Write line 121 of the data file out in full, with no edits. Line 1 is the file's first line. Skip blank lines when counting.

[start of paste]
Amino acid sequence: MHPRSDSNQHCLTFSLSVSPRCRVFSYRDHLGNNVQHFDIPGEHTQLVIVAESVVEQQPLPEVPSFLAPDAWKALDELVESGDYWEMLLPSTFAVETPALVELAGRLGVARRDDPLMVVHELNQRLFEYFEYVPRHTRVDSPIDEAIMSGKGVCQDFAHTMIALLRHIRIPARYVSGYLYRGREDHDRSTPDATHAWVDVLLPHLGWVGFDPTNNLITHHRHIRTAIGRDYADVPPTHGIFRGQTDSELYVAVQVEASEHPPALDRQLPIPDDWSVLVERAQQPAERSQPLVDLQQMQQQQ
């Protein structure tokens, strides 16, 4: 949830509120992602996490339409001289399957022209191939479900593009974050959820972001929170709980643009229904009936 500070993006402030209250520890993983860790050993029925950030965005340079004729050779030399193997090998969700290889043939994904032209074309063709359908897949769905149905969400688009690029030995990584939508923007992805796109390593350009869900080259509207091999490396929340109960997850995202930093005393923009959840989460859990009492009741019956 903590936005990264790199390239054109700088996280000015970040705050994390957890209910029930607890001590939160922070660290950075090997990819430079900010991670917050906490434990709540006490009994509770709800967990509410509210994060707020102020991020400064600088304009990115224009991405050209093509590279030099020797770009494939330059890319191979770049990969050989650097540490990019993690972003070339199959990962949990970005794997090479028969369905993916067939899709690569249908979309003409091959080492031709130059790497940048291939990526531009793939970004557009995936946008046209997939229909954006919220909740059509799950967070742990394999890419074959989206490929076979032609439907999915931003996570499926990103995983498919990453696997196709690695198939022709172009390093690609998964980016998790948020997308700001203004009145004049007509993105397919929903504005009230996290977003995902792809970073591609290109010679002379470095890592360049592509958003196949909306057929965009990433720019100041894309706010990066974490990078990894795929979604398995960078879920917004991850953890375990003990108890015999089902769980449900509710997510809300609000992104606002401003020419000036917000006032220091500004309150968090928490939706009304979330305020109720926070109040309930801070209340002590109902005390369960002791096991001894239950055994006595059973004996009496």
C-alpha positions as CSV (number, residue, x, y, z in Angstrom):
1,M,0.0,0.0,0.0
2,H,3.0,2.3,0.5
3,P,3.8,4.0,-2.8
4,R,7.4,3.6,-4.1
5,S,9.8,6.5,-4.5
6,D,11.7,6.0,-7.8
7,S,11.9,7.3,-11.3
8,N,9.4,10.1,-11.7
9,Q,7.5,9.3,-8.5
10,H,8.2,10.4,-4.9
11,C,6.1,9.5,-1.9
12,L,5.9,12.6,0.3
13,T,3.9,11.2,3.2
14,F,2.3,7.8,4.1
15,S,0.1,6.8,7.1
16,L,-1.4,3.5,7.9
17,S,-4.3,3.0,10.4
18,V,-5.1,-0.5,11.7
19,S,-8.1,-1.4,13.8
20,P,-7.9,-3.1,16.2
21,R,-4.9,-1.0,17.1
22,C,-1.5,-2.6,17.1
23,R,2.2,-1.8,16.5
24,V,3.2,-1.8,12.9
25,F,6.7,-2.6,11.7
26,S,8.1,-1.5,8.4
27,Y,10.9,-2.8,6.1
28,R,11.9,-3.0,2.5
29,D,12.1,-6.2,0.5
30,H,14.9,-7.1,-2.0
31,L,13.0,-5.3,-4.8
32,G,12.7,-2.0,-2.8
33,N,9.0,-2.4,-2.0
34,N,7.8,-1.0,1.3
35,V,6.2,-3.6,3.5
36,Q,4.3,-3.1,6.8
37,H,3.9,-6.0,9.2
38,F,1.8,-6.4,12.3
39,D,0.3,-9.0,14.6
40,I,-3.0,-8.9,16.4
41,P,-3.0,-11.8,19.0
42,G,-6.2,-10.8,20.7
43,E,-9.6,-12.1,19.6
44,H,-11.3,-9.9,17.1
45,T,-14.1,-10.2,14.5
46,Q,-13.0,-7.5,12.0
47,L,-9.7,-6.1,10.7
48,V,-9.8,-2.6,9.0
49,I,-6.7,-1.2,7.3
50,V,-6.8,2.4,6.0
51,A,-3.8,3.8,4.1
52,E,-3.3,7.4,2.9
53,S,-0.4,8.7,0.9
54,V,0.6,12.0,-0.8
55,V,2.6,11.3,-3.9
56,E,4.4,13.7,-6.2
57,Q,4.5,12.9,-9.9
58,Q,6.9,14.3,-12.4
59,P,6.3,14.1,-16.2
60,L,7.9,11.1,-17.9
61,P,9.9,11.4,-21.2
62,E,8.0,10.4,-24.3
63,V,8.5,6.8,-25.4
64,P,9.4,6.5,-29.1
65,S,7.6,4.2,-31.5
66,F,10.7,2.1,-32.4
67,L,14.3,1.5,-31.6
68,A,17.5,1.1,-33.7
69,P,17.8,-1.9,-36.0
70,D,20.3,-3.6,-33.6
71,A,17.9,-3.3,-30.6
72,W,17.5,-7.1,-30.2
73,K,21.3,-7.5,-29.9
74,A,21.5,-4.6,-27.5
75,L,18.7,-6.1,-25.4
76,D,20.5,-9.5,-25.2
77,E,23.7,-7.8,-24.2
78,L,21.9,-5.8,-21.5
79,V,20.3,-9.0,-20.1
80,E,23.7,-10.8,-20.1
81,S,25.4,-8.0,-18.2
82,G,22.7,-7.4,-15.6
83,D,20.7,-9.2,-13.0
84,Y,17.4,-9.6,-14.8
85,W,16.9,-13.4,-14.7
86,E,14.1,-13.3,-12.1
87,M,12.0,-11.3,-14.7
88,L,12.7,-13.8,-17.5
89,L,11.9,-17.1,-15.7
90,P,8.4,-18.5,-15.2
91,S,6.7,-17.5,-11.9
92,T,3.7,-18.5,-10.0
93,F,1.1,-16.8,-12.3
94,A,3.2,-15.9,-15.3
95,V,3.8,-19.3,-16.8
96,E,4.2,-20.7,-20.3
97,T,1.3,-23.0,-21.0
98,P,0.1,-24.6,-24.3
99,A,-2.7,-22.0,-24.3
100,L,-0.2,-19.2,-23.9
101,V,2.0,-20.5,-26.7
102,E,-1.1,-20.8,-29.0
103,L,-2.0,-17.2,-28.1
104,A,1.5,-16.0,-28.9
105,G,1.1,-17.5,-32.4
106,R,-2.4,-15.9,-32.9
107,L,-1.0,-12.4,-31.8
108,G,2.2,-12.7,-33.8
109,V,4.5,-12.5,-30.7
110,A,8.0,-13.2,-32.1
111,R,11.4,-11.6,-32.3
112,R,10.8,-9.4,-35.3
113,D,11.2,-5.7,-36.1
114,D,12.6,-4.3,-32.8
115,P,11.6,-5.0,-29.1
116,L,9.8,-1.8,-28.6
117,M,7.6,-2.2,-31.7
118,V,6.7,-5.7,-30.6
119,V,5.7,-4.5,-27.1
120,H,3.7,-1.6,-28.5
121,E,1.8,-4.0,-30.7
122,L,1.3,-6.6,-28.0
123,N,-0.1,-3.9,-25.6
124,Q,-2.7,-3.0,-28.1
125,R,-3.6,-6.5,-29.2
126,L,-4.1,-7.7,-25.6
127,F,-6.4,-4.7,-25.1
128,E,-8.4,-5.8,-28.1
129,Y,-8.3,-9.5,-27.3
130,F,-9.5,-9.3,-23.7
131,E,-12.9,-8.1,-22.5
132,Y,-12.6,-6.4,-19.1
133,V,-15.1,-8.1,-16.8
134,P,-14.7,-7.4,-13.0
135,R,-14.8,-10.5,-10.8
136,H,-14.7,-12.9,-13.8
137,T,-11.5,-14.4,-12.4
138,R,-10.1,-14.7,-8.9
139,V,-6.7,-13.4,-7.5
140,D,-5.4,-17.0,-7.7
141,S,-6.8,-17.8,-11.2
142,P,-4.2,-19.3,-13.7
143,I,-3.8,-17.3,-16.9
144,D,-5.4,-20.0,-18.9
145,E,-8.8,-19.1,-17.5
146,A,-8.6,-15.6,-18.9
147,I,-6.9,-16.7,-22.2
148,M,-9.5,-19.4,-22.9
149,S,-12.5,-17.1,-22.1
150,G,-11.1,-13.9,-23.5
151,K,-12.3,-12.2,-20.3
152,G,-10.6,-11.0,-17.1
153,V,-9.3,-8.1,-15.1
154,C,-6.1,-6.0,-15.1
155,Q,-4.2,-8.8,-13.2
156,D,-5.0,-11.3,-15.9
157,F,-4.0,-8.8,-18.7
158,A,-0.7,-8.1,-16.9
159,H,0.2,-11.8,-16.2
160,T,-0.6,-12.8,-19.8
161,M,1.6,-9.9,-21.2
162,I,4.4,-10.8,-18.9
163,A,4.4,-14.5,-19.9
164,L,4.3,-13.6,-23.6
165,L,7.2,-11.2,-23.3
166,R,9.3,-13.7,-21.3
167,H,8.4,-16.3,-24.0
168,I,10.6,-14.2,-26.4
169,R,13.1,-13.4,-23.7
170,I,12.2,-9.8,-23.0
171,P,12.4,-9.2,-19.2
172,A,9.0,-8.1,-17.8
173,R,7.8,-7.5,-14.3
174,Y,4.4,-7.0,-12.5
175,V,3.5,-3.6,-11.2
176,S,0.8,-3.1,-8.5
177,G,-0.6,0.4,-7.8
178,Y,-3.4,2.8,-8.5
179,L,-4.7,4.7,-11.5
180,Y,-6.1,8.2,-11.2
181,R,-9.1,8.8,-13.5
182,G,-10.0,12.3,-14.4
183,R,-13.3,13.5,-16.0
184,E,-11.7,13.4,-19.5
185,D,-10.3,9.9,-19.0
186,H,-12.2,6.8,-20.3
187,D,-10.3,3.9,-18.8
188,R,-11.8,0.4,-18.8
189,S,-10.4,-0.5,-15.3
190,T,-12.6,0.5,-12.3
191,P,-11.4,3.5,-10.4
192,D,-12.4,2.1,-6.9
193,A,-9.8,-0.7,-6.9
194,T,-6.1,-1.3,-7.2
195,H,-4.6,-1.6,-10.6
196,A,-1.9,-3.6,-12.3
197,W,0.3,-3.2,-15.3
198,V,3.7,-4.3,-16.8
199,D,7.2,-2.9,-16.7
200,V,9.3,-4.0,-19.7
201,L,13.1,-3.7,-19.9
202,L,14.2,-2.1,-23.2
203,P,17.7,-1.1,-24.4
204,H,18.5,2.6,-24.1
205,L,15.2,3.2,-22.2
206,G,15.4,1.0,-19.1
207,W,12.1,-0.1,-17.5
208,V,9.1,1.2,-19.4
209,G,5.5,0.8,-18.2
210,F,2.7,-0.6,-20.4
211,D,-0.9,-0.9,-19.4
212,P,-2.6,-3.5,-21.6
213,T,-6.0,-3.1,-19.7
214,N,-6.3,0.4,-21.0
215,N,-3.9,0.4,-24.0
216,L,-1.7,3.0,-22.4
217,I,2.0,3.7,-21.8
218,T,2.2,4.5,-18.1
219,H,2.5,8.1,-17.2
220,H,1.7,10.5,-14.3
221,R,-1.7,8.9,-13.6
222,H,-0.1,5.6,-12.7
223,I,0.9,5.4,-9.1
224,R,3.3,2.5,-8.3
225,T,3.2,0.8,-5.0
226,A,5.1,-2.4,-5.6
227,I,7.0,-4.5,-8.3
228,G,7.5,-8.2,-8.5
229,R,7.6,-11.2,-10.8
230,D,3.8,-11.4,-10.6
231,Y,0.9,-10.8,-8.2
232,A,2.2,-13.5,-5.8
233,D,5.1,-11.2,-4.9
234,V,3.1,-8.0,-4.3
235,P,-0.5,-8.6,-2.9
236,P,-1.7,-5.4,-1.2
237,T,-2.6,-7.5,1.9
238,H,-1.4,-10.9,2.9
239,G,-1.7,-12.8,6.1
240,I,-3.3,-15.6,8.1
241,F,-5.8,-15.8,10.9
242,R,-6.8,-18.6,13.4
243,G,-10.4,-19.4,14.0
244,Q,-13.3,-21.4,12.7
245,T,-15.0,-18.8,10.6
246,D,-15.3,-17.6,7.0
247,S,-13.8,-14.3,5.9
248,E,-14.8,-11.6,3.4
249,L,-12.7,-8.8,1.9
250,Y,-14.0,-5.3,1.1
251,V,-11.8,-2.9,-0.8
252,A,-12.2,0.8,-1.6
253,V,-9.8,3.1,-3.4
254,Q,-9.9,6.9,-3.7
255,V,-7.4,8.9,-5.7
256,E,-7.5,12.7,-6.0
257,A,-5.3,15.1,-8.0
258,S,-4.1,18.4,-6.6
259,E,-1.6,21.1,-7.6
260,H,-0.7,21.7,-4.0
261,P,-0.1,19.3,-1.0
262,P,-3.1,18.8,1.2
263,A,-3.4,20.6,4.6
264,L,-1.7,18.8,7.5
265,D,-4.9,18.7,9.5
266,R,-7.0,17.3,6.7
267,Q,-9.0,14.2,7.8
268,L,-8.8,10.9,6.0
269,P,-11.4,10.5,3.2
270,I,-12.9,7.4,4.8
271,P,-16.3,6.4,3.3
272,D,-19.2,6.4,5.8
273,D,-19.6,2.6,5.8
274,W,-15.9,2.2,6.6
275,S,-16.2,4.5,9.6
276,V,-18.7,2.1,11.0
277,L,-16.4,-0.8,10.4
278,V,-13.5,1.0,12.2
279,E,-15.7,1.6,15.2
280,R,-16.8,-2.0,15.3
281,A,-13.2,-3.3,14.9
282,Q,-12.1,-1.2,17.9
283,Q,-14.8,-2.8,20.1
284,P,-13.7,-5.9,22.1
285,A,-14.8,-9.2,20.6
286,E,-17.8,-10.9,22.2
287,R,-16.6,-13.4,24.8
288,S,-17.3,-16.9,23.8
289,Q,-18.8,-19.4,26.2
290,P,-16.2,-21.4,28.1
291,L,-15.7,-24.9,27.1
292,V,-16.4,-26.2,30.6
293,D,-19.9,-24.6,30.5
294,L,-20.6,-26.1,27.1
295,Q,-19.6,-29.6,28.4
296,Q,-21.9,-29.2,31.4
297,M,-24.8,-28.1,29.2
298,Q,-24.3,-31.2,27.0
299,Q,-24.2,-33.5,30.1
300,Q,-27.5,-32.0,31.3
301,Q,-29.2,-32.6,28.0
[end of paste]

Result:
118,V,6.7,-5.7,-30.6